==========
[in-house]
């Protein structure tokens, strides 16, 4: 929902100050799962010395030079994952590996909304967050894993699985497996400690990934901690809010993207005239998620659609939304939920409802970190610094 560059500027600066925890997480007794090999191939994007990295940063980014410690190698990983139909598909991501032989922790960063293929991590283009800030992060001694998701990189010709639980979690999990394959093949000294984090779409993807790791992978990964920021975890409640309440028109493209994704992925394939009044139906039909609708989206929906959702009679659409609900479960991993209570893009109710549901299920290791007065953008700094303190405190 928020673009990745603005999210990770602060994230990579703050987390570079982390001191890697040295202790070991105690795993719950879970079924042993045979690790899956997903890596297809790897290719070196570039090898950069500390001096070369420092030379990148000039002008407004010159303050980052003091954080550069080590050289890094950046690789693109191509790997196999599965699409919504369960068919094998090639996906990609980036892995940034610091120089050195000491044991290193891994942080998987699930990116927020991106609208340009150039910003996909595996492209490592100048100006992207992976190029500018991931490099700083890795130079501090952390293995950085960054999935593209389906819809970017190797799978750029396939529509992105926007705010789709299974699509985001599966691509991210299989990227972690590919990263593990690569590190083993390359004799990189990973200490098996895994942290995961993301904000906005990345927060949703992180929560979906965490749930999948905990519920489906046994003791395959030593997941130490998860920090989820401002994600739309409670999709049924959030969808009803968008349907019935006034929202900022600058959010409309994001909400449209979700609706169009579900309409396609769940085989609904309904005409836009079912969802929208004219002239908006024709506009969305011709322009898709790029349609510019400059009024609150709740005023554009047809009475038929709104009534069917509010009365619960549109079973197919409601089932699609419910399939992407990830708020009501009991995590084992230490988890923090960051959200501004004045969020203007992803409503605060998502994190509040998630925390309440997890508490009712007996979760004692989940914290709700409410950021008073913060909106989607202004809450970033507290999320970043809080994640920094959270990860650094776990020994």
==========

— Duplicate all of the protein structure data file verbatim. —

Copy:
[in-house]
């Protein structure tokens, strides 16, 4: 929902100050799962010395030079994952590996909304967050894993699985497996400690990934901690809010993207005239998620659609939304939920409802970190610094 560059500027600066925890997480007794090999191939994007990295940063980014410690190698990983139909598909991501032989922790960063293929991590283009800030992060001694998701990189010709639980979690999990394959093949000294984090779409993807790791992978990964920021975890409640309440028109493209994704992925394939009044139906039909609708989206929906959702009679659409609900479960991993209570893009109710549901299920290791007065953008700094303190405190 928020673009990745603005999210990770602060994230990579703050987390570079982390001191890697040295202790070991105690795993719950879970079924042993045979690790899956997903890596297809790897290719070196570039090898950069500390001096070369420092030379990148000039002008407004010159303050980052003091954080550069080590050289890094950046690789693109191509790997196999599965699409919504369960068919094998090639996906990609980036892995940034610091120089050195000491044991290193891994942080998987699930990116927020991106609208340009150039910003996909595996492209490592100048100006992207992976190029500018991931490099700083890795130079501090952390293995950085960054999935593209389906819809970017190797799978750029396939529509992105926007705010789709299974699509985001599966691509991210299989990227972690590919990263593990690569590190083993390359004799990189990973200490098996895994942290995961993301904000906005990345927060949703992180929560979906965490749930999948905990519920489906046994003791395959030593997941130490998860920090989820401002994600739309409670999709049924959030969808009803968008349907019935006034929202900022600058959010409309994001909400449209979700609706169009579900309409396609769940085989609904309904005409836009079912969802929208004219002239908006024709506009969305011709322009898709790029349609510019400059009024609150709740005023554009047809009475038929709104009534069917509010009365619960549109079973197919409601089932699609419910399939992407990830708020009501009991995590084992230490988890923090960051959200501004004045969020203007992803409503605060998502994190509040998630925390309440997890508490009712007996979760004692989940914290709700409410950021008073913060909106989607202004809450970033507290999320970043809080994640920094959270990860650094776990020994």